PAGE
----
Seminary

I love being a critic

And who doesn’t? To give your opinion and judge while not being judged yourself. Well at least not immediately. I guess you could really rock the boat and cause some kind of uproar with massively offensive or off laddish remarks, but for the most part the critic just says what the critic thinks, tells you to take it or leave it and then goes on to the next critique. The problem of this for me is that it often makes people stationary in their trust and drive to move forward with what their doing for God and God is always on the move. Not only is he always moving forward and building his kingdom, but he wants you to come along.

The question I want to ask is what is the purpose of the critique, are they just trying to stir things up (one of my favorites), get out of doing something (clever, but after while these people tend to get transparent), or just plain mean (makes me think of a lot of entertainment nowadays).

So what would Jesus do and where does he fit into this conversation? Well, you probably know Jesus was the biggest critic of his time, enough so that himself and many others bringing his message were murdered for being just that. What makes Jesus different from the critics that I critiqued in the opening is that he had a plan and a solution to implement correcting what he saw that needed criticism.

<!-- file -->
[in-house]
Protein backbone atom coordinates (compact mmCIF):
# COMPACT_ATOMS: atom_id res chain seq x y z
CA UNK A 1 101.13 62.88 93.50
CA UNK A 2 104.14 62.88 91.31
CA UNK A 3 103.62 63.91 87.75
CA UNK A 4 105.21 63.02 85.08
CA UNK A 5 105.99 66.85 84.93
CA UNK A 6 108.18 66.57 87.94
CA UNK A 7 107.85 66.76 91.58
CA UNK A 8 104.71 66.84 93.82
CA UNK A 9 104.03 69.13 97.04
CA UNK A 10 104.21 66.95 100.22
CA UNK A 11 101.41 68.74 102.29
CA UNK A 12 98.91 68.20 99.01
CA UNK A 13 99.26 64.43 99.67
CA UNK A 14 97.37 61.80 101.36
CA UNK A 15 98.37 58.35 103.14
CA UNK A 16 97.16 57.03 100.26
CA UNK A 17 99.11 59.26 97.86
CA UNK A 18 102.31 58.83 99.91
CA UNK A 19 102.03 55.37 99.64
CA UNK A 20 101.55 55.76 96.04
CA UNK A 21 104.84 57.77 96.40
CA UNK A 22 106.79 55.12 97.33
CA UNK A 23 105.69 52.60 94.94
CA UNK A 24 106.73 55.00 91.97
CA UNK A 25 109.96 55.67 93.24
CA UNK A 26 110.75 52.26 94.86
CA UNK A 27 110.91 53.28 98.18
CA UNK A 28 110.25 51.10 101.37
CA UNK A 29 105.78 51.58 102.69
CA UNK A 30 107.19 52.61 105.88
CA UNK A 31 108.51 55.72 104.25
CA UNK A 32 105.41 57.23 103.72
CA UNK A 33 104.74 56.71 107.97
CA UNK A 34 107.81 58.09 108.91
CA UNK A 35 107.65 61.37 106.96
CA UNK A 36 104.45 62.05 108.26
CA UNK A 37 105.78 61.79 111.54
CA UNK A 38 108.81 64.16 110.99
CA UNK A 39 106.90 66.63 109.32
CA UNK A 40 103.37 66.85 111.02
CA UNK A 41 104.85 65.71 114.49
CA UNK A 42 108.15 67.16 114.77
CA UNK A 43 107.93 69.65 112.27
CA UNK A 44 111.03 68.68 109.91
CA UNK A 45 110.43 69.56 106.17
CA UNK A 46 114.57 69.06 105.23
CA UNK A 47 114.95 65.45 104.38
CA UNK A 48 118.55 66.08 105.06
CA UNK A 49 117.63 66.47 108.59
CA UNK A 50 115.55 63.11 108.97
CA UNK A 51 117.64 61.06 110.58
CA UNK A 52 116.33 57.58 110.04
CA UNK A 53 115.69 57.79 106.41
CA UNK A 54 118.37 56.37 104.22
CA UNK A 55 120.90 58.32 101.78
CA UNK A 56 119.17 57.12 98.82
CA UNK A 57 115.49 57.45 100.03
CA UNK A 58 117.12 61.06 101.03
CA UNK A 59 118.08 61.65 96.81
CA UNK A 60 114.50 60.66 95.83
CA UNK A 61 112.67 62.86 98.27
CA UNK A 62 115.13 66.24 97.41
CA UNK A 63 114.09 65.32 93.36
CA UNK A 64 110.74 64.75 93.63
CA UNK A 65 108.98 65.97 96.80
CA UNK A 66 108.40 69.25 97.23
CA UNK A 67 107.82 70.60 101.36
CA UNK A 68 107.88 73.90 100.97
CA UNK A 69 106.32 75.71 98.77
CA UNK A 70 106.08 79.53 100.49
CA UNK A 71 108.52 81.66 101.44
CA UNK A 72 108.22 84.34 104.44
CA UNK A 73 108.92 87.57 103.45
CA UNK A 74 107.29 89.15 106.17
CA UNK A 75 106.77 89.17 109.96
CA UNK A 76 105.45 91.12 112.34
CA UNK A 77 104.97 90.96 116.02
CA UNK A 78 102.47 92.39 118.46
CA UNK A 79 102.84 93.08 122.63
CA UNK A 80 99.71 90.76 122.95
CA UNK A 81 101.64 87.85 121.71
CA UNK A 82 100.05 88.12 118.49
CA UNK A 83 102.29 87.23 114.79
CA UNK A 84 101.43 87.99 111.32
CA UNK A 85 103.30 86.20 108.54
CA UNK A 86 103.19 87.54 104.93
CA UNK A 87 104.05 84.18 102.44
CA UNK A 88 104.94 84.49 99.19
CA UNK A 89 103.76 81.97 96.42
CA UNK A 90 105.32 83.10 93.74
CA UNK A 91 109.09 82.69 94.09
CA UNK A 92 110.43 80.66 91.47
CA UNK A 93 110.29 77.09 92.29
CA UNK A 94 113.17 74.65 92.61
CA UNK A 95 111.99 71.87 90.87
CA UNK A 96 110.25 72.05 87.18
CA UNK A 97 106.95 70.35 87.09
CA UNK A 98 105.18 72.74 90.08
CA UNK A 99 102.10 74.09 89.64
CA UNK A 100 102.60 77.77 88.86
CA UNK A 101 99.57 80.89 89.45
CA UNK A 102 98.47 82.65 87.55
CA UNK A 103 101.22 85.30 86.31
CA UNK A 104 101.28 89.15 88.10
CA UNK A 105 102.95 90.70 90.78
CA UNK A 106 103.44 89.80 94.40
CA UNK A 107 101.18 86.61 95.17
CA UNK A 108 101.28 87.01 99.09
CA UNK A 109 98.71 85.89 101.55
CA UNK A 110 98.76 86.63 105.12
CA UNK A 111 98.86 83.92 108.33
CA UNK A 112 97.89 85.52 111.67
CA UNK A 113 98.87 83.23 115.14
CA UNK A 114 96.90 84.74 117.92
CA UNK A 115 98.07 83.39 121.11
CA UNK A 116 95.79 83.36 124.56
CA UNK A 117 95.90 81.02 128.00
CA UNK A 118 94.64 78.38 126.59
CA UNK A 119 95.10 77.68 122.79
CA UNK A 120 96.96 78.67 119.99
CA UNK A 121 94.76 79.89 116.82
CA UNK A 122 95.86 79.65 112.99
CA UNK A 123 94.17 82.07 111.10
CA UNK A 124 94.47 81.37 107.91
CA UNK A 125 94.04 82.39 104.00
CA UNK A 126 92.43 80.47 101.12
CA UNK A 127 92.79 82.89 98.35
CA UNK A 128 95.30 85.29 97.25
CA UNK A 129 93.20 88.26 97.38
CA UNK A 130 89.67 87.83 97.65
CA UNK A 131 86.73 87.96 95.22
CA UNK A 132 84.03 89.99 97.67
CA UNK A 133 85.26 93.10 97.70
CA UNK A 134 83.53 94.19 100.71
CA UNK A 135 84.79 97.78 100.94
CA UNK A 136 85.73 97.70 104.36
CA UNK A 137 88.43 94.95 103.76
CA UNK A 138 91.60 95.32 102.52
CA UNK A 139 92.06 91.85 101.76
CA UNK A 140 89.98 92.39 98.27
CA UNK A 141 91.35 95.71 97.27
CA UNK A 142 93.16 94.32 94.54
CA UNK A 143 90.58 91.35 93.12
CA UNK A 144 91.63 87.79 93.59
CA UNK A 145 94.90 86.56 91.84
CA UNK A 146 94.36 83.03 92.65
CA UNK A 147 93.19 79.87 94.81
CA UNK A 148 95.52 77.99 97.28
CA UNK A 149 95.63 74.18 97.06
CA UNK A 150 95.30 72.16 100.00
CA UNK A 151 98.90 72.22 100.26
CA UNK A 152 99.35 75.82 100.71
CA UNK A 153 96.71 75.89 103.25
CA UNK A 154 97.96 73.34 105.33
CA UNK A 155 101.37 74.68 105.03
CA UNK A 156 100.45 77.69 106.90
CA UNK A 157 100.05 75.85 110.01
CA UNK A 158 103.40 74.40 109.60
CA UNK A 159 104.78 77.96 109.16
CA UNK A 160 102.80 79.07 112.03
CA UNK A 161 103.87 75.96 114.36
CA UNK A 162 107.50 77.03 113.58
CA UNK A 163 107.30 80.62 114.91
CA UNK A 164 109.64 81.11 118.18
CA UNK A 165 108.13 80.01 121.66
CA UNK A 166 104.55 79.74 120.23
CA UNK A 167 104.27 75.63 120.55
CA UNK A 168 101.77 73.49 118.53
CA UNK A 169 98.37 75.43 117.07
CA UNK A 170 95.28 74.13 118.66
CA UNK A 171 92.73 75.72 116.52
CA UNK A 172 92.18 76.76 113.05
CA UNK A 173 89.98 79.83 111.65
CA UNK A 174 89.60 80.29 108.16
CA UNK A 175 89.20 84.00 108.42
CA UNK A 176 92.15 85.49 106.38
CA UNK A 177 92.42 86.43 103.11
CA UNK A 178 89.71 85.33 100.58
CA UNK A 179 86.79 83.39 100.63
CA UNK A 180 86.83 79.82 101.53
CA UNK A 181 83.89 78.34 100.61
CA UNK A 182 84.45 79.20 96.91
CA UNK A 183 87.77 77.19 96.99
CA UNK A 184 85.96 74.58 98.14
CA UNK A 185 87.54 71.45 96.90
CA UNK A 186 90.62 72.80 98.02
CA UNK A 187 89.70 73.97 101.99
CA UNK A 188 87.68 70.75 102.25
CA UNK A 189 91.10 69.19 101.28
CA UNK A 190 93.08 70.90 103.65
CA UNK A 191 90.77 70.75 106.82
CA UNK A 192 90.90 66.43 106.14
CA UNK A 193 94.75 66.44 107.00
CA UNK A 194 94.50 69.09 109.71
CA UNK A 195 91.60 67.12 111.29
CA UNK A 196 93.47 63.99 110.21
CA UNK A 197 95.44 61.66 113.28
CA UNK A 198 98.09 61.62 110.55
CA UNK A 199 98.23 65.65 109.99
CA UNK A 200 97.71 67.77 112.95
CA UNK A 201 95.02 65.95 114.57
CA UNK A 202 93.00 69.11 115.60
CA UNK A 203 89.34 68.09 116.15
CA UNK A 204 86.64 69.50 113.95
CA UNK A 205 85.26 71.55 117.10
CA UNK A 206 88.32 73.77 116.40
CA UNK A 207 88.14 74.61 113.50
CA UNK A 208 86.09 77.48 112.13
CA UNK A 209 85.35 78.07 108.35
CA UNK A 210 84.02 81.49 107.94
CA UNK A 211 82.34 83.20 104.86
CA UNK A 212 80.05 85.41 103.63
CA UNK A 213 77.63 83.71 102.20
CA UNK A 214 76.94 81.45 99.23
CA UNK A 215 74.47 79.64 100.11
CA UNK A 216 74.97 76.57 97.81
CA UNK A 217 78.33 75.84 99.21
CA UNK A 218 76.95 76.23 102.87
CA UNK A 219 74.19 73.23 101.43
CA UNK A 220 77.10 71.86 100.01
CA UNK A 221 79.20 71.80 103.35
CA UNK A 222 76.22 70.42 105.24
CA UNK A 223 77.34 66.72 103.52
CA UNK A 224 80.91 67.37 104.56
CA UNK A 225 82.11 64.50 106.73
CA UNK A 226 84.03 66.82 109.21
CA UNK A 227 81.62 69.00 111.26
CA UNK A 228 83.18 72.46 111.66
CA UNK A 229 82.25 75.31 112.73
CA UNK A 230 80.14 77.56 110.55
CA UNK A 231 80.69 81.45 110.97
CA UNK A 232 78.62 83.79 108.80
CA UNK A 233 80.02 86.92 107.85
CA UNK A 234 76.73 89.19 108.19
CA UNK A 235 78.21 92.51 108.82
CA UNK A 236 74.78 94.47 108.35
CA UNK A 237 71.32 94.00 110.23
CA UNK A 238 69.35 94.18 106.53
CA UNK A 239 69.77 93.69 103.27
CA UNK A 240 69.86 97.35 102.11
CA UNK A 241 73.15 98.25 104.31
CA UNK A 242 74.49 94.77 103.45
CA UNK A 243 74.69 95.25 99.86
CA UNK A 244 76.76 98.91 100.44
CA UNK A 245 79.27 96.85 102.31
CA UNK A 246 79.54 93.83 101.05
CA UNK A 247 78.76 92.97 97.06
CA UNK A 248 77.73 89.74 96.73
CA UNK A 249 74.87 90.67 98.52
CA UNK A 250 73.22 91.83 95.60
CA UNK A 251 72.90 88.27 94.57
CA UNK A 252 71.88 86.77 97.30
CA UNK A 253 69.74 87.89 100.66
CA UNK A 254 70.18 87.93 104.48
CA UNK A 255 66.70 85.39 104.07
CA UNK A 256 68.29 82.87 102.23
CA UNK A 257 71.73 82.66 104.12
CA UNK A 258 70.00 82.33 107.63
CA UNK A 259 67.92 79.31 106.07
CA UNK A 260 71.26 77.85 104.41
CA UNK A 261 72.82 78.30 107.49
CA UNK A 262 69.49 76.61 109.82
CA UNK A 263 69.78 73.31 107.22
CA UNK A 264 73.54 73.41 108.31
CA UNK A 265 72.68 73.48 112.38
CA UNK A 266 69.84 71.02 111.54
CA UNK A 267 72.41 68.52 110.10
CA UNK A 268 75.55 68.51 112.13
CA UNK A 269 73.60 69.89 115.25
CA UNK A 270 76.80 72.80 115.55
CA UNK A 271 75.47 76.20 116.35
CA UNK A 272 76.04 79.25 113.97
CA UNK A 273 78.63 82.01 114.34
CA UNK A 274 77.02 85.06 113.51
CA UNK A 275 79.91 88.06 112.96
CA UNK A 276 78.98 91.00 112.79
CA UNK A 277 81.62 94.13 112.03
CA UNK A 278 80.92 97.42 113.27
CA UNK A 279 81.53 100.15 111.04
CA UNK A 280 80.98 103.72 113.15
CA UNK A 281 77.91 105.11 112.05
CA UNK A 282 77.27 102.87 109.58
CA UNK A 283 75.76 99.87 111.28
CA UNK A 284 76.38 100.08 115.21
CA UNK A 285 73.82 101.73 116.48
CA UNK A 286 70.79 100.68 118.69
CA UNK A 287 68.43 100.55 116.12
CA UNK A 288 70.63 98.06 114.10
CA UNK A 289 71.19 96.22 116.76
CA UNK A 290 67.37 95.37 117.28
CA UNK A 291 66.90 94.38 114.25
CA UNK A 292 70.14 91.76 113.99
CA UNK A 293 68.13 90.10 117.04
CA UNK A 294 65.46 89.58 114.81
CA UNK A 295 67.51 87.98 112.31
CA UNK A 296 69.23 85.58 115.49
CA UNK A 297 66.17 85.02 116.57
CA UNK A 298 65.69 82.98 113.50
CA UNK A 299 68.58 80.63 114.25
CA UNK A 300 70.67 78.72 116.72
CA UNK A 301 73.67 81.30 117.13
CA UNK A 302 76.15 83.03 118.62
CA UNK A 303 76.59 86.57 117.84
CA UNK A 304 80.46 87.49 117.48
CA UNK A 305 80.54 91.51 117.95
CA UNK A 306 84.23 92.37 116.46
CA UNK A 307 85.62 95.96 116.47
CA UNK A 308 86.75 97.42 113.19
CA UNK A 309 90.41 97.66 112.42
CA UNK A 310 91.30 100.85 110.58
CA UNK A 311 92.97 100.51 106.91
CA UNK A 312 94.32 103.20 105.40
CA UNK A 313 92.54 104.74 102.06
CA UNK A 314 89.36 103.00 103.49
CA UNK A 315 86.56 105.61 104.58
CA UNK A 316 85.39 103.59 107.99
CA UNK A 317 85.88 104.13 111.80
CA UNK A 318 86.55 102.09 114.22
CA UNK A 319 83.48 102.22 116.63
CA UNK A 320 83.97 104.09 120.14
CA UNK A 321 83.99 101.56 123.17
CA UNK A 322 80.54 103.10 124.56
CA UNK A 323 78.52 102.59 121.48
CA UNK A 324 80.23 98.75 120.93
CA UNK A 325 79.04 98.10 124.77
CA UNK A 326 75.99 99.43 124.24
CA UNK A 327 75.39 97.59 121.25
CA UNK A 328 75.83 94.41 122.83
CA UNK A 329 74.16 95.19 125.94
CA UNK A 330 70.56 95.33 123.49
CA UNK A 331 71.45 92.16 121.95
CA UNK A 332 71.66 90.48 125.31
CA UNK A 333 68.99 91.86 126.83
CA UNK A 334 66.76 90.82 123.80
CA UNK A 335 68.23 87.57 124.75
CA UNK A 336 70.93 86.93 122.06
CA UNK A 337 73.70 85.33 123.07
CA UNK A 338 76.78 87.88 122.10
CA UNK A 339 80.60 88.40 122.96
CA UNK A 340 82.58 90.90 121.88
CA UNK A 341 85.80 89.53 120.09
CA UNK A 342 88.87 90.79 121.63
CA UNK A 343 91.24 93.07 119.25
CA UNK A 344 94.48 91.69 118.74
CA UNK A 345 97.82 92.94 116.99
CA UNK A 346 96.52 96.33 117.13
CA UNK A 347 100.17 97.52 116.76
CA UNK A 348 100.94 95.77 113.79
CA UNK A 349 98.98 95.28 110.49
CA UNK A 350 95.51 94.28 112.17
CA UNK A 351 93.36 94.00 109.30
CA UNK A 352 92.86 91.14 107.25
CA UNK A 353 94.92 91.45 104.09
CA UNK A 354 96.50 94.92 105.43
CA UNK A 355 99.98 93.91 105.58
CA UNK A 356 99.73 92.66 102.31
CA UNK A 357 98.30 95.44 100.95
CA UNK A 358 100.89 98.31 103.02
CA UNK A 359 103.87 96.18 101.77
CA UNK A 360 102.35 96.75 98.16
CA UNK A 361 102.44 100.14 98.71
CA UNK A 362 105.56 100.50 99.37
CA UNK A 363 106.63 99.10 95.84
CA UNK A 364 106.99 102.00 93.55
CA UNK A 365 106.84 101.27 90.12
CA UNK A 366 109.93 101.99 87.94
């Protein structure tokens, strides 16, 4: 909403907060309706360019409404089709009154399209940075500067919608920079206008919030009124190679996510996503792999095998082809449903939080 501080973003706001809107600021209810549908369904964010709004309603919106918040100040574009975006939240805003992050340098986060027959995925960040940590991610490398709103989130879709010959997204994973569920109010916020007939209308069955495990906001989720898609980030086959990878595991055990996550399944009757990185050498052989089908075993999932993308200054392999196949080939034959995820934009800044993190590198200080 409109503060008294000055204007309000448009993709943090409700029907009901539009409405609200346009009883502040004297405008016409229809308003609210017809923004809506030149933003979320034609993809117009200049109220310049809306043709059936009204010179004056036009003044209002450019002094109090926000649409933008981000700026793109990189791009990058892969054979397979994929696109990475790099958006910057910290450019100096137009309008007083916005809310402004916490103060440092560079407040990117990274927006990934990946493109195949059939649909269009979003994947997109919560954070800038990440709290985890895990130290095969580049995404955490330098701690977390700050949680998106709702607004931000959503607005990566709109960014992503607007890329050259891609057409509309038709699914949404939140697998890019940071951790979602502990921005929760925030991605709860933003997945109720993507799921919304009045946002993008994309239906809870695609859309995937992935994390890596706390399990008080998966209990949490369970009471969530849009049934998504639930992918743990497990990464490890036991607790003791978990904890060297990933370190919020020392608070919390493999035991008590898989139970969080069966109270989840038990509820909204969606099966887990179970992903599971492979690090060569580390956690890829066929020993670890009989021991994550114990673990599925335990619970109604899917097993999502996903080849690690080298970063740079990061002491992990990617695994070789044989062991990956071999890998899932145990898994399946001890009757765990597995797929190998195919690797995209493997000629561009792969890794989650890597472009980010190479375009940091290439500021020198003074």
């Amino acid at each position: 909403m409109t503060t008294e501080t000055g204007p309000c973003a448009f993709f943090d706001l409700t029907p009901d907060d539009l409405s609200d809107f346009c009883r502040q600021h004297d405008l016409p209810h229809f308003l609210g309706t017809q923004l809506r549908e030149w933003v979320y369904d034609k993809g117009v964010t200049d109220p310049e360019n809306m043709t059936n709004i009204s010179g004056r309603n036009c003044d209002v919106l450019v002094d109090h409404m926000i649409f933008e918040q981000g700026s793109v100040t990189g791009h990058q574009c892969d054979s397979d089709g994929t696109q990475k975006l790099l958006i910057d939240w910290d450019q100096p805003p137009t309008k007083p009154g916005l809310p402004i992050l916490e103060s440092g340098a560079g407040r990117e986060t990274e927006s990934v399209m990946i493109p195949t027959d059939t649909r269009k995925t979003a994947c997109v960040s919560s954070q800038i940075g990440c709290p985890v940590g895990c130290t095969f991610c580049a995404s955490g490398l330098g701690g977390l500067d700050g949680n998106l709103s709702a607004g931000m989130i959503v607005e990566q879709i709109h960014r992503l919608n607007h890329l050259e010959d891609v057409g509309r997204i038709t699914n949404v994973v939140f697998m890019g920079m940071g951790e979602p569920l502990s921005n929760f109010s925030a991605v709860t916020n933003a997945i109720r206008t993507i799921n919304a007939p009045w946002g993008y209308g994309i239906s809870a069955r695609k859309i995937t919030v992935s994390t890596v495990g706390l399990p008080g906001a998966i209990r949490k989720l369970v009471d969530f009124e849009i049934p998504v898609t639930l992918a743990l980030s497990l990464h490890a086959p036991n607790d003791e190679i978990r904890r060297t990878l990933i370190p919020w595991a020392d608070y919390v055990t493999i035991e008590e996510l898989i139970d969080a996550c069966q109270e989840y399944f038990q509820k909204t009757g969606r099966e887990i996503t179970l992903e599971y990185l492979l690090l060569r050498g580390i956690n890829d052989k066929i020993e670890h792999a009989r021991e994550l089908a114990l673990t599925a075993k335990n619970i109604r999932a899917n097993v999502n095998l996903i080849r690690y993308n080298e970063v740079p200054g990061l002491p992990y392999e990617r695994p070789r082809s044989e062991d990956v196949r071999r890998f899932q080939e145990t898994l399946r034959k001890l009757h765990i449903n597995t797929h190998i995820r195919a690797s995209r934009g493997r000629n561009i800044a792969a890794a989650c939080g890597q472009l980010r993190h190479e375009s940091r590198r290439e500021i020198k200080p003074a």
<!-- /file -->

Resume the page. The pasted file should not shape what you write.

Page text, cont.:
How did he do this? Jesus built a team. He built a team of apostles to continue making disciples and believers for God’s kingdom and his glory. He tells us that he did this so that things would be ready for him to implement his ultimate solution of a second coming to conquer evil one last time for all whom are chosen. This message speaks to me and keeps me motivated to try and work for him and not myself (and also my love for science fiction, where a lot of his prophecy is often plagiarized, but that’s for another blog).

Jesus didn’t just build a team though; he was with them on the front lines with his boots on the ground. He was the ultimate father figure, knowing when to be encouraging and when to use his boots in a different way. On the front steps of churches, government buildings and in Transkei SA I can see him showing up today, arguing with religious leaders and government officials (you could say he was a little bit of a trouble maker). I can see him showing the sick that there is way to be healed and the disenfranchised that there is something much bigger than anything they could possibly imagine being apart of, while playing a dynamic and substantial role.

With all this critique I may be getting a bit hypocritical, but my purpose is to encourage criticism, debate, and conversation. What I often see missing in criticism is a solution. What I also see is that without a solution, criticism often feels like a door being closed. If this is the case it is important to remember that every door we see as closed is an open door to God and his plans for you. Thus be a critic, be fair in your criticism, HAVE A SOLUTION, and be willing to implement it.

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